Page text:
Sunday, 17 August 2014

A New Eon V

Greg Bear, Eon (London, 2002).

While reading Greg Bear's Eon, I learn that it is the opening volume of a trilogy. While exploring inside the Stone, the characters in Eon learn that this mysterious artifact's seventh chamber extends indefinitely beyond its external length. These experiences are curiously parallel.

The explorers of the Stone find records indicating that a nuclear war will start very soon on Earth. This puts them in a position similar to that of some time travelers in Poul Anderson's short story, "Wildcat." The difference is that the Wildcatters have reason to believe that they inhabit a single immutable timeline whereas the records in the Stone come from a future in which no Stone had entered the Solar System! If the Stone originated in timeline 1 but arrived in timeline 2, then the war is not inevitable in timeline 2.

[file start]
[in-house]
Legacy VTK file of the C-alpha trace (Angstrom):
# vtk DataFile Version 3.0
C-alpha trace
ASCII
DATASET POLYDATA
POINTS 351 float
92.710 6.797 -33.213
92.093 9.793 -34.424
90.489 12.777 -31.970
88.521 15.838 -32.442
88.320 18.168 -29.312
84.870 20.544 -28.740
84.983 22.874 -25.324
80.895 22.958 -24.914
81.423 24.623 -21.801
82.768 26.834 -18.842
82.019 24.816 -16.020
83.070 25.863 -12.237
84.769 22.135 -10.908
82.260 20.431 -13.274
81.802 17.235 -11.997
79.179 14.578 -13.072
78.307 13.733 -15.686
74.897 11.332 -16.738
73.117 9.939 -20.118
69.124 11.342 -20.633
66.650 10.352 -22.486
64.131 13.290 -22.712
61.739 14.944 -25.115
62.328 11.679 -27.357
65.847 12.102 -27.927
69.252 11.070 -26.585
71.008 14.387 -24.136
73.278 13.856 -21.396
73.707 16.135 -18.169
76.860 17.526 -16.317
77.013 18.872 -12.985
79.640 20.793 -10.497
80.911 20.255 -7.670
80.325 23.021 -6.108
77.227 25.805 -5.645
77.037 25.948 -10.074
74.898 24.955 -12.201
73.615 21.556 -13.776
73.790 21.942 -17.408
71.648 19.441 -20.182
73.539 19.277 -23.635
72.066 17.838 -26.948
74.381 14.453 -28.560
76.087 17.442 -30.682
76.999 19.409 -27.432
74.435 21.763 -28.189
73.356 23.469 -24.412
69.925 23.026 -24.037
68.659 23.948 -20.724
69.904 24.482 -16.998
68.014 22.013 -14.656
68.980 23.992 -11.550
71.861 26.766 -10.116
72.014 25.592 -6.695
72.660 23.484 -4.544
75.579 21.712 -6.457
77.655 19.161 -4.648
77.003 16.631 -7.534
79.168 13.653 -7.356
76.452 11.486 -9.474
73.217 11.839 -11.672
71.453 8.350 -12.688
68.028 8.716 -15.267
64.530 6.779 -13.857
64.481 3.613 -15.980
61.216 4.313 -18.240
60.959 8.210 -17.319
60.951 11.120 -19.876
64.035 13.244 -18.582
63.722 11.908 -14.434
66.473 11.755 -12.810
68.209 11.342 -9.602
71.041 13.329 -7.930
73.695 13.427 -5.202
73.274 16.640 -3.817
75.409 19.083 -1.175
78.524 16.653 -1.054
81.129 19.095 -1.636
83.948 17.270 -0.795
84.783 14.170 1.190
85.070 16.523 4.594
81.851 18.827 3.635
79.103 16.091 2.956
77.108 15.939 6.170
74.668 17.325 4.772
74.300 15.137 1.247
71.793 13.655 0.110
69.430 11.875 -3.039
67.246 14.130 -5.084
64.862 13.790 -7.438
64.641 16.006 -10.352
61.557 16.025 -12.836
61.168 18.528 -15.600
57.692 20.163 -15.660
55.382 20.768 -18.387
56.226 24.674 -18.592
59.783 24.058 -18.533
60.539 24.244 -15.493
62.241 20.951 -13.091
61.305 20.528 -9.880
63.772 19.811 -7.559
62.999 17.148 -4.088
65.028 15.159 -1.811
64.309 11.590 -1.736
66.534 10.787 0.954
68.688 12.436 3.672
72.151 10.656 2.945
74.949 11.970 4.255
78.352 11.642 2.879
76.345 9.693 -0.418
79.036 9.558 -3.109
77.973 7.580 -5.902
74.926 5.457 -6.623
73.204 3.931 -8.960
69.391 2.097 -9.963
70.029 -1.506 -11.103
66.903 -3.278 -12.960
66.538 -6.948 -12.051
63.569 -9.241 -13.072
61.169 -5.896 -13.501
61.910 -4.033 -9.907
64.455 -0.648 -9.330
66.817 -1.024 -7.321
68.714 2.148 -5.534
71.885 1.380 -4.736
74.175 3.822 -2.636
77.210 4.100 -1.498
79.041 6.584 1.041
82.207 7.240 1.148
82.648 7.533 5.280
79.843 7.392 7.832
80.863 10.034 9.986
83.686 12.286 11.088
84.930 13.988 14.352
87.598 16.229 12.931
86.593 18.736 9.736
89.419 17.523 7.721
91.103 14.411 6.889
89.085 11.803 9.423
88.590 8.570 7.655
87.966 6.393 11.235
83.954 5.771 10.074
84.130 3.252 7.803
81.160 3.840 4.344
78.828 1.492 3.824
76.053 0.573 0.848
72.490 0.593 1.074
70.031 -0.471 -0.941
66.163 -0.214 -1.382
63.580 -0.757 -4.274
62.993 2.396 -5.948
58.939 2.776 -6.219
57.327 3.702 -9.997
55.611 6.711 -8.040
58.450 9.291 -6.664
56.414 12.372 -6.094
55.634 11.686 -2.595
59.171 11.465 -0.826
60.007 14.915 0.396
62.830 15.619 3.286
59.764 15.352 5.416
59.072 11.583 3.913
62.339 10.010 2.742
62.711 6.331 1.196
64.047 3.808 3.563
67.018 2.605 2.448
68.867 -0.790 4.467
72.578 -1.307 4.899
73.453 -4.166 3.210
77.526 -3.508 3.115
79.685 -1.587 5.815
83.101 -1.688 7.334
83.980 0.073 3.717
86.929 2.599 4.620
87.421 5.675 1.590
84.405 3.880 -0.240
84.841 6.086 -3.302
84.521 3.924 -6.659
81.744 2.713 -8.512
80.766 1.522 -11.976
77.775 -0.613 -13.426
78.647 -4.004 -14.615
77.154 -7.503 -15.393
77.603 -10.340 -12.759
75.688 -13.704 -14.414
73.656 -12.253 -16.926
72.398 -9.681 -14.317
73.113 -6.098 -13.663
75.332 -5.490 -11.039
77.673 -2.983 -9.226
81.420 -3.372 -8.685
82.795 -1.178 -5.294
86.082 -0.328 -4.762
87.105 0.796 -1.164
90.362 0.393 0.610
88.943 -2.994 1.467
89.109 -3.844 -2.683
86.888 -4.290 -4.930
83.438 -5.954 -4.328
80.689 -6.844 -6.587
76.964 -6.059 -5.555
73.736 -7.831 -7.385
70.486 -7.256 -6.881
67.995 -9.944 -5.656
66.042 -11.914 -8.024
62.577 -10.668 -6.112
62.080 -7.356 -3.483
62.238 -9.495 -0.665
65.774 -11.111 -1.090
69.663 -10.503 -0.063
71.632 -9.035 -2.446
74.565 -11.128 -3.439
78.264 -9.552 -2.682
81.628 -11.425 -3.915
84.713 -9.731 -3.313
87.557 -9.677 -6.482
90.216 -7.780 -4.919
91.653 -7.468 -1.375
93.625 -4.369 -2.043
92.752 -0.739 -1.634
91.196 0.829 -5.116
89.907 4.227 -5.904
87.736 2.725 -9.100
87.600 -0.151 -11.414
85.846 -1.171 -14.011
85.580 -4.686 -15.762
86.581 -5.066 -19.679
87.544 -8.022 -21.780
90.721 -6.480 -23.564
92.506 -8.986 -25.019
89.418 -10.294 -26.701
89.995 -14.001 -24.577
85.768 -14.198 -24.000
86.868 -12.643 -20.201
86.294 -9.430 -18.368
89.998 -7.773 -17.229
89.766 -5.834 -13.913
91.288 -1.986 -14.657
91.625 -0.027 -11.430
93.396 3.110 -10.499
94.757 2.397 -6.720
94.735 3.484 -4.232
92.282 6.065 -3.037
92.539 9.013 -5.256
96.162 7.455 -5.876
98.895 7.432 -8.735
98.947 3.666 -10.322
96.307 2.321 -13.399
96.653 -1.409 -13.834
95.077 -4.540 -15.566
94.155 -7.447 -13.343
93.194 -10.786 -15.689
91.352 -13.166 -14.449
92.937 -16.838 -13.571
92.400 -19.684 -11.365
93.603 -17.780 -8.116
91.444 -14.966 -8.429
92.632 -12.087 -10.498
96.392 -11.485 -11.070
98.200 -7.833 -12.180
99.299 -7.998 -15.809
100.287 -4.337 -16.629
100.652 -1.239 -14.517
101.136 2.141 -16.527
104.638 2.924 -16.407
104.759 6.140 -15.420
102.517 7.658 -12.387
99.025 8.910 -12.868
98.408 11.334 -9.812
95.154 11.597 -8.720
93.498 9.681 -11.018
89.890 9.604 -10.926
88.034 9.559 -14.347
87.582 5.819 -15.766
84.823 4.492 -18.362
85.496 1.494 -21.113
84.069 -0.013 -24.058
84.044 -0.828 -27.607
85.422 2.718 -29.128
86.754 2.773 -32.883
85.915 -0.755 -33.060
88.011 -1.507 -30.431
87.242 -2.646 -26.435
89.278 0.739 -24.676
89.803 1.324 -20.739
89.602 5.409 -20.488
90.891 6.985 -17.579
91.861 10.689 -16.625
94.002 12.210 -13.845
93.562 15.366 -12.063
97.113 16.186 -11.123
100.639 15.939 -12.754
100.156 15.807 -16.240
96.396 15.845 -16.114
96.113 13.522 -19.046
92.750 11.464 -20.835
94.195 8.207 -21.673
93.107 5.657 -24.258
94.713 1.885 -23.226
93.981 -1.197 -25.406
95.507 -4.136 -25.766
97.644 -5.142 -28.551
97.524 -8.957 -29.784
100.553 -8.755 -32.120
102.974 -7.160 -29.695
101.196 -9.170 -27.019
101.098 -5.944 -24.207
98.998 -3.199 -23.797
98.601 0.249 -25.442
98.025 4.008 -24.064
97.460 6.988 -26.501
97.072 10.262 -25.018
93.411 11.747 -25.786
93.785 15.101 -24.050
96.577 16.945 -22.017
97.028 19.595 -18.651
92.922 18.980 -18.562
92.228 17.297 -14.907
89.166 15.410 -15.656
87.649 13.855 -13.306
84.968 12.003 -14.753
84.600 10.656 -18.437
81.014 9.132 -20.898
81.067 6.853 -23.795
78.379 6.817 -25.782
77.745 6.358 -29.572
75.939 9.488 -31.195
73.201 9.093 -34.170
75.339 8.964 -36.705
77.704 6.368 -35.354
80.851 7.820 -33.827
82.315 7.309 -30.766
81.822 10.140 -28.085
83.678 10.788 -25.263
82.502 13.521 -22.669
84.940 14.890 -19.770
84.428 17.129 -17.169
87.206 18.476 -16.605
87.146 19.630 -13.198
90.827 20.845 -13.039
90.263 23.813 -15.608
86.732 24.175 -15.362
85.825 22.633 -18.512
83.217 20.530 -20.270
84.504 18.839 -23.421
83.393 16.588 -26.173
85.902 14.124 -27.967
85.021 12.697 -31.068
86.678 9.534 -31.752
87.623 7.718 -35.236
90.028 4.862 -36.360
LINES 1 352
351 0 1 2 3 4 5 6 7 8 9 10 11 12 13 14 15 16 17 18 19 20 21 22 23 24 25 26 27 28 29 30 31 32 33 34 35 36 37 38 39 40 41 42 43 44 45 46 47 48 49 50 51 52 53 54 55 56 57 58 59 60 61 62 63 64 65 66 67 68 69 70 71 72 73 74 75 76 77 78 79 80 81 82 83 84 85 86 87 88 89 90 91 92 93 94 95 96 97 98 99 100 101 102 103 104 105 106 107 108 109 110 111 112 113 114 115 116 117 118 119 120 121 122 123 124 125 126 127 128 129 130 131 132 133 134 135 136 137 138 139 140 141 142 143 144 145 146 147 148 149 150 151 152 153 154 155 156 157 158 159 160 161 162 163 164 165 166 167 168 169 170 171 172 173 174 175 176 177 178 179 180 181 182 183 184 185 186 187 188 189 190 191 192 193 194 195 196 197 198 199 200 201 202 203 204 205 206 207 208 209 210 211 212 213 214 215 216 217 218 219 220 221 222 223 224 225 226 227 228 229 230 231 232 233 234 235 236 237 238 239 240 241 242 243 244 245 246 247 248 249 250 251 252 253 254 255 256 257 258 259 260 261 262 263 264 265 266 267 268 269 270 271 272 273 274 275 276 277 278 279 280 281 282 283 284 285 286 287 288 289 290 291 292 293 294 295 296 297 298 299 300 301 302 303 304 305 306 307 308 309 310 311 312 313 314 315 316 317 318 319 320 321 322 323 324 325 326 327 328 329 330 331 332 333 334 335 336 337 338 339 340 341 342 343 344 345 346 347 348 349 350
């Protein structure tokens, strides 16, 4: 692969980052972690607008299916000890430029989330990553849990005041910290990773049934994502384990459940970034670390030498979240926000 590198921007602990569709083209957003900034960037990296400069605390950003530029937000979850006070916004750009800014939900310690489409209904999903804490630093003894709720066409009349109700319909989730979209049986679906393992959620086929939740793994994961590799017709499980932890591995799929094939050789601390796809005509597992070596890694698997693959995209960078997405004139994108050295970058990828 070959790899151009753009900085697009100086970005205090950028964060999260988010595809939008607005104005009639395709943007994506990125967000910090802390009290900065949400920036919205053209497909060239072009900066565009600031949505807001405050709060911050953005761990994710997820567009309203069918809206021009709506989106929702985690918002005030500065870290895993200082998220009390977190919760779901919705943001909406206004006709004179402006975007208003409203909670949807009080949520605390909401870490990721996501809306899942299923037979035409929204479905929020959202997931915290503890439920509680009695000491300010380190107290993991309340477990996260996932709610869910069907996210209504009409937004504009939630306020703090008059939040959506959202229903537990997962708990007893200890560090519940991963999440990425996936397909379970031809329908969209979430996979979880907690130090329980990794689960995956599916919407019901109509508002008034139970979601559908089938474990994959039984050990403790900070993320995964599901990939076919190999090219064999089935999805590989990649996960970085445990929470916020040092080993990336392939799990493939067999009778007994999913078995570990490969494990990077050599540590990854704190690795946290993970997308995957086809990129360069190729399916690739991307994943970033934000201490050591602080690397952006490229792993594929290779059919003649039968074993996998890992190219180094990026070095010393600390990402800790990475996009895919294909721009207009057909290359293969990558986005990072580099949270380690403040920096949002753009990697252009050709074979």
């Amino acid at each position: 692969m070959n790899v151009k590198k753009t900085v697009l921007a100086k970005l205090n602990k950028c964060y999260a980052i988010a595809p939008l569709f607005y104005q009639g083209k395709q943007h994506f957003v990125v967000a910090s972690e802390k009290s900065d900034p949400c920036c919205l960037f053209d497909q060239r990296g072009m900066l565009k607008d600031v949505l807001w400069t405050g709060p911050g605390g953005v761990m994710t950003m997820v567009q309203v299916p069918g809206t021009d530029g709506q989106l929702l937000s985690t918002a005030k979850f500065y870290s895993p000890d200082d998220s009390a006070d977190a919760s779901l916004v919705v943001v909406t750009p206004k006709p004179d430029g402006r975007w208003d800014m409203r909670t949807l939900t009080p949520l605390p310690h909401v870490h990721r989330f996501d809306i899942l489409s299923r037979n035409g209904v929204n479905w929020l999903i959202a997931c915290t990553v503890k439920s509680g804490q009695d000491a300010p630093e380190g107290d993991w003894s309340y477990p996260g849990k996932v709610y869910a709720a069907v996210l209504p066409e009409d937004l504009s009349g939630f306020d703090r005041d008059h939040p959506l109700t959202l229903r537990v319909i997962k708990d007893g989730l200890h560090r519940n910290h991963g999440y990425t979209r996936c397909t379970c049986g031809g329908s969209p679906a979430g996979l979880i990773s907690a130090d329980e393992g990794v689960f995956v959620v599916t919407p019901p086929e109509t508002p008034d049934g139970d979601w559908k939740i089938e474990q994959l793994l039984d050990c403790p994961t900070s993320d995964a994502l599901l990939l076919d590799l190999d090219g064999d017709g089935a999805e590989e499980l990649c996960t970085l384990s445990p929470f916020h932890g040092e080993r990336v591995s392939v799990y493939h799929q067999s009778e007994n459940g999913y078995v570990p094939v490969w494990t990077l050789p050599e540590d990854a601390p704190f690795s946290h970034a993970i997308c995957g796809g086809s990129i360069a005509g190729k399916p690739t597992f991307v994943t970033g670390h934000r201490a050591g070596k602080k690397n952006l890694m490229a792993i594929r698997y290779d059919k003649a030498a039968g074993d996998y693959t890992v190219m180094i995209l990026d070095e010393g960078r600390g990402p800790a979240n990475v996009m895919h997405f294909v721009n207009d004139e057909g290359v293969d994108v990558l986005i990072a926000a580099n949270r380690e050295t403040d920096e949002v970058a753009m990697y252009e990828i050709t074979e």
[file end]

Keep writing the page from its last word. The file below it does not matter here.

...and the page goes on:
POV shift: a guard looks towards Olmy who, however, is sure that his camouflage remains effective (thus, Olmy's POV); investigating more closely and glancing at the papers which Olmy had disturbed, the guard sees symbols "...reminiscent of the matrix symbols he had studied in flight school..." (p. 120) (thus, the guard's POV). I usually notice POV shifts because there is general agreement that each continuous narrative passage, e.g., at least each chapter or, sometimes, chapter section, should be written from a single POV. A narrative that jumps between POV's does not describe anything that could have happened. Any sequence of events is experienced in its entirety by each participant from his point of view but no POV moves back and forth between the participants.

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